The Worshipful Company of Haberdashers had a hall on the corner of Staining Lane and Gresham Street (formerly Maiden Lane) which was, like so many others, destroyed in the Great Fire. The current hall stands in West Smithfield (named to differentiate it from East Smithfield). Smithfield itself was once ‘smooth field’ where jousting tournaments were held and, incidentally, was where Walworth stabbed Wat Tyler.

The Worshipful Company of Salters started off in Bread Street, which was once the home of many salt traders; their hall is now in Fore Street. This street gets its name from the fact that it was built outside (before) the London city walls.

Bread StThe Worshipful Company of Vintners has a hall in Upper Thames Street and has done so since the 15th century. The piece of land on which Vintners’ Hall stands was bequeathed to the Vintners’ Company in the will of Guy Shuldham, citizen and Vintner of London, dated 7 November 1446. Upper Thames Street (and Lower Thames Street) formed what was the longest of the medieval City roads. The street was probably once the bank of the river Thames; buildings would have moved it away from the river’s edge.

Although mentioned in Pepys’s diary, Thames Street was first mentioned in 1013 when the Custom-house was founded on the street. During the reign of King Henry VIII, the street contained the London residences of many courtiers, including that of William Compton, where Henry VIII allegedly met his mistresses. (Or so says Wikipedia.)

Last in the Great Twelve, there is the Worshipful Company of Clothworkers, formed by an amalgamation of the Fullers and the Shearmen. It was incorporated by Royal Charter in 1528, and has its hall in in Dunster Court, between Mincing Lane and Mark Lane.

Mincing Lane cropMincing Lane we’ve covered a few times: it was originally from Mincheon Lane, from the Old English feminine of ‘monk’, and the name dates back to the 12th century.

Mark Lane was once either Mart Lane or Marthe Lane, depending on your source. If Mart, then the theory is that it was part of the area where, in the 15th century, basketmakers were allowed to ‘mart’, or sell, their wares. The other theory is that it was once owned by a lady called Martha.

Pudding Lane: fire and culinary London streets

FIsh Street Hill EC3“By and by Jane comes and tells me that she hears that above 300 houses have been burned down tonight by the fire we saw, and that it was now burning down all Fishstreet by London Bridge.” So wrote Samuel Pepys on 2 September 1666, following the start of the Great Fire of London in the early hours of that morning.The fire started in the house of the king’s baker, in Pudding Lane, which we have looked at in a recent post on the grosser names of London’s streets. It does lead to another category – that of culinary London, with comestibles and potables from seafood in Albacore Cresent to herbs in Yarrow Cresent by way of Milk Street.

Old Fish StSurprisingly, when it comes to these culinary names, they are often logical. More logical than so many of London’s street names, in any case. The Fish Street that Pepys writes about was once the main road leading to London Bridge, and was called New Fish Street (as opposed to Old Fish Street, which was demolished in 1870). In the 13th century it became the centre for fishmongers who settled there because of its proximity to the main fish market of Billingsgate; the street was one of the authorized spots for retail fish sales.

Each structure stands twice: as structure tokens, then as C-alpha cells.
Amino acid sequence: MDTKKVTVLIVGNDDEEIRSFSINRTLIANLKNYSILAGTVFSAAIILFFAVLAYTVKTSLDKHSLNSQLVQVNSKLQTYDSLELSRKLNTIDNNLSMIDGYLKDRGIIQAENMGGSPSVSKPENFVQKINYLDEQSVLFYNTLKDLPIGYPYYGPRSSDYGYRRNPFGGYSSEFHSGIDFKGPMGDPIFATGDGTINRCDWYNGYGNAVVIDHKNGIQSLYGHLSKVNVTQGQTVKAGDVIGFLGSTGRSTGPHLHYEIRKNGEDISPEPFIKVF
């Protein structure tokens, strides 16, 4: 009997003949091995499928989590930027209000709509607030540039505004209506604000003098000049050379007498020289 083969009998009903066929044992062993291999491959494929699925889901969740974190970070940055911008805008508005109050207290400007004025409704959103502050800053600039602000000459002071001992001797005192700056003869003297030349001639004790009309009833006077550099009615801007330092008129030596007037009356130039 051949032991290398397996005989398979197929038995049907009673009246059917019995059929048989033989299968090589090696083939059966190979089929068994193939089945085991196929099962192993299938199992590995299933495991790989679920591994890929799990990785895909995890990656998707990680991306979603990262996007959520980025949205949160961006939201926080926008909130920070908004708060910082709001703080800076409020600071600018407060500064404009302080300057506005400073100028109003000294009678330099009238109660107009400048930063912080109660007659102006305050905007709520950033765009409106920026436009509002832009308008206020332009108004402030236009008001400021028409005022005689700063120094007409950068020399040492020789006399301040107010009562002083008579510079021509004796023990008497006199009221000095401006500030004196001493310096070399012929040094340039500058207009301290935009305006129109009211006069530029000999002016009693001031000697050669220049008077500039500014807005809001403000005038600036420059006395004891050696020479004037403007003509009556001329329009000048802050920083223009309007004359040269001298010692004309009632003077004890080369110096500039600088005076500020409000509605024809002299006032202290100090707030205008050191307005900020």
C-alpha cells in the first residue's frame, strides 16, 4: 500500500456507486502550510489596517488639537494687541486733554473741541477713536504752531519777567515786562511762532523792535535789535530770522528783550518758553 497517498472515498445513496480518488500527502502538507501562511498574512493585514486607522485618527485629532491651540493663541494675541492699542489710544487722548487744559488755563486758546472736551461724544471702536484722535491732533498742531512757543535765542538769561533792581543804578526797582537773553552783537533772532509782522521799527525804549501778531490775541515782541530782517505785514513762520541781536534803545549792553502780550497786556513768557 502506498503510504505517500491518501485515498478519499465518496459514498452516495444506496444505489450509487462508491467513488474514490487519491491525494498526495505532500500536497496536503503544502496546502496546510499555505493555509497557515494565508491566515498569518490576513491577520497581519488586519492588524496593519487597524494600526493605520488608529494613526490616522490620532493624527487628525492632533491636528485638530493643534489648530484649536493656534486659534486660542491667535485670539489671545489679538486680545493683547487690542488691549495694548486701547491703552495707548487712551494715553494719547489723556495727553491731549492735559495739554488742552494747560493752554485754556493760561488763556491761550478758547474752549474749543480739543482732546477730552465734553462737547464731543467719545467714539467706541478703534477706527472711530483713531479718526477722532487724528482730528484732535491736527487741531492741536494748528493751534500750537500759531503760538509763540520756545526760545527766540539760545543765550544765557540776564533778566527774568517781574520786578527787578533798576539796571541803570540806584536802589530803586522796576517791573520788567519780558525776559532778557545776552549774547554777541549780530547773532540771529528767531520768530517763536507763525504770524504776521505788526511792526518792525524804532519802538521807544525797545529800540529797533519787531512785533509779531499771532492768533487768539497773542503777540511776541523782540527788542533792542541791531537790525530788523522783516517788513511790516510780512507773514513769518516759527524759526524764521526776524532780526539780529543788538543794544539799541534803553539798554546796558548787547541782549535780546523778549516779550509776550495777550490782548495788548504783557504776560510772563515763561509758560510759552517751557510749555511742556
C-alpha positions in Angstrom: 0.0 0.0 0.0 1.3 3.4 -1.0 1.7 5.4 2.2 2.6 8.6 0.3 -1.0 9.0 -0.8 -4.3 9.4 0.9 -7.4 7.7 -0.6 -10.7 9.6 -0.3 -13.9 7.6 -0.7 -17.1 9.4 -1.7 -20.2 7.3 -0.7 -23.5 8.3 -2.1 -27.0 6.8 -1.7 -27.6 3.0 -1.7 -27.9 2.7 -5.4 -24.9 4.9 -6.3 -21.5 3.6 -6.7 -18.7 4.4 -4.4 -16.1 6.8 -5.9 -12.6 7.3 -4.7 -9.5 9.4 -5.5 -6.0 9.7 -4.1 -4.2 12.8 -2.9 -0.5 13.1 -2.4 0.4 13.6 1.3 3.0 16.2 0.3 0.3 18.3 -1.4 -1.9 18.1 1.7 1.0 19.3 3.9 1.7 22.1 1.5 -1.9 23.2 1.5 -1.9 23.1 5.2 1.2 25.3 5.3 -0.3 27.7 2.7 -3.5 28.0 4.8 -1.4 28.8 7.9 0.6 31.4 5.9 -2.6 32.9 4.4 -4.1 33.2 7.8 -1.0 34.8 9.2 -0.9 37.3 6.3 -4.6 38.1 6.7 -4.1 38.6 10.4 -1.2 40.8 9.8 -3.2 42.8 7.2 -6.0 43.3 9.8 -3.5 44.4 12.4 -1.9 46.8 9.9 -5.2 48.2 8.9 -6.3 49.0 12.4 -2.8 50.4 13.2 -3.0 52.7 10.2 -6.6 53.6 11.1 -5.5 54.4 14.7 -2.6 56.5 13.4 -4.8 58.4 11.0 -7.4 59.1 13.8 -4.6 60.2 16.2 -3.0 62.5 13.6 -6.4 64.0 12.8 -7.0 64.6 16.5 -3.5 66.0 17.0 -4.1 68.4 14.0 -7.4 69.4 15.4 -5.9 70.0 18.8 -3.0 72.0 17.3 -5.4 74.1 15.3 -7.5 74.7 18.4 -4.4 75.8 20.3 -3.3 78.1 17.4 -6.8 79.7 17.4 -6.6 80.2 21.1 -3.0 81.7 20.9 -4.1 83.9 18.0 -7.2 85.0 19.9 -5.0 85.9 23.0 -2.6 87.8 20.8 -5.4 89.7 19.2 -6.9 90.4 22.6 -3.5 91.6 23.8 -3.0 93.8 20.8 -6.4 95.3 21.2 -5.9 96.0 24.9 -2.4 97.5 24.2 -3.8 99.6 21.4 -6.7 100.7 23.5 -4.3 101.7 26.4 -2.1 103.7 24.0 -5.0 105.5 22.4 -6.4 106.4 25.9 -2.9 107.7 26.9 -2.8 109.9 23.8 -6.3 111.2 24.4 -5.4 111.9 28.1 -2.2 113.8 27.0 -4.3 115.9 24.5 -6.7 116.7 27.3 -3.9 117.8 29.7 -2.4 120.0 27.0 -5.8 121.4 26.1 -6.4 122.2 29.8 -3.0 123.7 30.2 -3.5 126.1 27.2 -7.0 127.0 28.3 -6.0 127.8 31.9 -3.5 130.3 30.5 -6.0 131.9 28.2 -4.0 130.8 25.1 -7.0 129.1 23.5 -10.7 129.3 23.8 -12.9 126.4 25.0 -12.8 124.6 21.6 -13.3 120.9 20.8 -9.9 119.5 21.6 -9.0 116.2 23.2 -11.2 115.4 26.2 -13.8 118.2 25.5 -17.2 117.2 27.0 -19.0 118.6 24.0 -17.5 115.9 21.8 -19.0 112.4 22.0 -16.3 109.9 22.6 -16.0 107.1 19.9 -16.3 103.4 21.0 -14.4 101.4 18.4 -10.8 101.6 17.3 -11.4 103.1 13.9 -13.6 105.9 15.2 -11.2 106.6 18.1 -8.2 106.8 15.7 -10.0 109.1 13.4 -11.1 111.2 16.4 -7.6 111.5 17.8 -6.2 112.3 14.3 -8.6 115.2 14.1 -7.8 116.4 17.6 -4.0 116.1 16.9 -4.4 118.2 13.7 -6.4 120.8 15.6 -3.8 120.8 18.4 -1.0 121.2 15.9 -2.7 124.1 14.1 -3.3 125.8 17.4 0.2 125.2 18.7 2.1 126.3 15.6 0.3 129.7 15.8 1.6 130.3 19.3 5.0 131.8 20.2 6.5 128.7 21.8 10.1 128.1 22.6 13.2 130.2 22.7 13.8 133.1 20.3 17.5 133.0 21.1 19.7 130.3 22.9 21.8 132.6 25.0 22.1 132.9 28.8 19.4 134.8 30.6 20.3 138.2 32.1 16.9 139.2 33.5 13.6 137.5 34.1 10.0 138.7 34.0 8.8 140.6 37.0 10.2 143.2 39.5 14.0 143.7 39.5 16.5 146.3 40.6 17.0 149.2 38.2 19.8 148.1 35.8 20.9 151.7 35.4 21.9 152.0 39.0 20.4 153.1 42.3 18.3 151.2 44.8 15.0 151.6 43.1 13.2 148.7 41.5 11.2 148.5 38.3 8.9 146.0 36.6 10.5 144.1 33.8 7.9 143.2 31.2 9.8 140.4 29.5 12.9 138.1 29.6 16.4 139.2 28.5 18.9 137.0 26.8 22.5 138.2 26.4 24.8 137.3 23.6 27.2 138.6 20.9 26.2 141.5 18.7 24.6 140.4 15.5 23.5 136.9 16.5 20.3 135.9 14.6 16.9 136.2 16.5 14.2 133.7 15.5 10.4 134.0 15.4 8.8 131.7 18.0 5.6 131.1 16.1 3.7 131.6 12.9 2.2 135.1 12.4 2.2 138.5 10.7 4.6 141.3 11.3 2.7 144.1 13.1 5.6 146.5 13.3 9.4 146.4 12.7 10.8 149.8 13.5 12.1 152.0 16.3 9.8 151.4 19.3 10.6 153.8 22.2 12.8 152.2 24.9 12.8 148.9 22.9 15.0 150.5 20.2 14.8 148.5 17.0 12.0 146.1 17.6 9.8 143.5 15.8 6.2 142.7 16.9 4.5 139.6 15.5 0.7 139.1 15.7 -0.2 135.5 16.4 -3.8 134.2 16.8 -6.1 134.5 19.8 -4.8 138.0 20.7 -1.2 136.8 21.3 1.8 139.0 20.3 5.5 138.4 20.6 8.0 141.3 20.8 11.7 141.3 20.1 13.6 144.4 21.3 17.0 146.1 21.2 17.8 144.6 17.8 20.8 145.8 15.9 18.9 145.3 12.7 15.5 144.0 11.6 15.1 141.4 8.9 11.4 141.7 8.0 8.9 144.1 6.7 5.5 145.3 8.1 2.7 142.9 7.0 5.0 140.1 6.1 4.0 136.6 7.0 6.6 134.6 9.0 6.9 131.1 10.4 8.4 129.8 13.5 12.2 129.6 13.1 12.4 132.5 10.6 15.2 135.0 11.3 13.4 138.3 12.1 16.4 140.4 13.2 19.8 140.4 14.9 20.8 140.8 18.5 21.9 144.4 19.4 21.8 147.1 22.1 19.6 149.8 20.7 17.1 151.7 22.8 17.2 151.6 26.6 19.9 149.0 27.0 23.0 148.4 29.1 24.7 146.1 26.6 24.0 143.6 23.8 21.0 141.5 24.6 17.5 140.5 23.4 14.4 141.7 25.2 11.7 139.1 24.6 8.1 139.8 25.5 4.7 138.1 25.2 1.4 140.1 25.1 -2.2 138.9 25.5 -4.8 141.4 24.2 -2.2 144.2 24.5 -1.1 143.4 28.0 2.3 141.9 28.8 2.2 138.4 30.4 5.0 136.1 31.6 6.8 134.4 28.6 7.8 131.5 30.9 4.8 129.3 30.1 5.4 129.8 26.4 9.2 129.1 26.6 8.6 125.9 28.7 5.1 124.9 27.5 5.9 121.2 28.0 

Today’s Fish Street Hill leads past the Monument; the reminder for everyone of the Great Fire. It is 202 feet high (202 feet said to be the distance to the spot where the fire broke out).

Monument 2The streets that lead off of Cheapside also say exactly what they were. Cheapside was an early shopping street: it was one of the busiest thoroughfares in London and the city’s main food market. The name comes from the Anglo-Saxon ‘ceap’, to buy or barter and it was originally known as West Cheap to distinguish it from Eastcheap. The medieval grocery shopper would have gone there for staples such as bread, milk, honey, poultry, and fish, and the streets that lead off Cheapside were named for their specialities.

Edward I decreed in 1302 that bakers could sell bread only from Bread Street. Before that, the “leprous women of St James’s” were allowed a tenement here in 1204; part of the street was later destroyed by fire in 1263. The street also became famous (or infamous) for its prison, or compter. The warden was so harsh on his prisoners that he was sent to Newgate Prison. The poet John Milton was born in this street and one entrance of the famous Mermaid Tavern led onto Bread Street while the other was on Friday Street.

Bread StArtichoke Hill, east of Tower Bridge, has a name that derives from an inn sign; the artichoke was adopted because of its comparative rarity and unusual shape, which lent itself well to signs. Artichokes were introduced in England in the 16th century, during the reign of Henry VIII, and the sign of the artichoke became a symbol for gardeners and was a common one for inns in garden areas.

Camomile StreetIn the 12th and 13th centuries, houses were built no closer than about five metres from the old London Wall and the land along the line of the wall was allowed to grow wild. Two of the wild flowers that grew here were camomile and wormwood, and this is reflected in the two streets of this name that still exist. Wormwood, used to flavour vermouth and absinthe, was said to have gained its name because it grew up in the path followed by the serpent when he was evicted from Paradise.

Saffron Hill was given its name because, among other things, it was grown in the gardens here belonging to John Kirkby, who had been awarded the bishopric of Ely and bequeathed his estate to the see of Ely to be used as a palace. Saffron was the main source of the spice for the City dwellers: apart from its colour, it was useful for disguising meat that may have seen its best.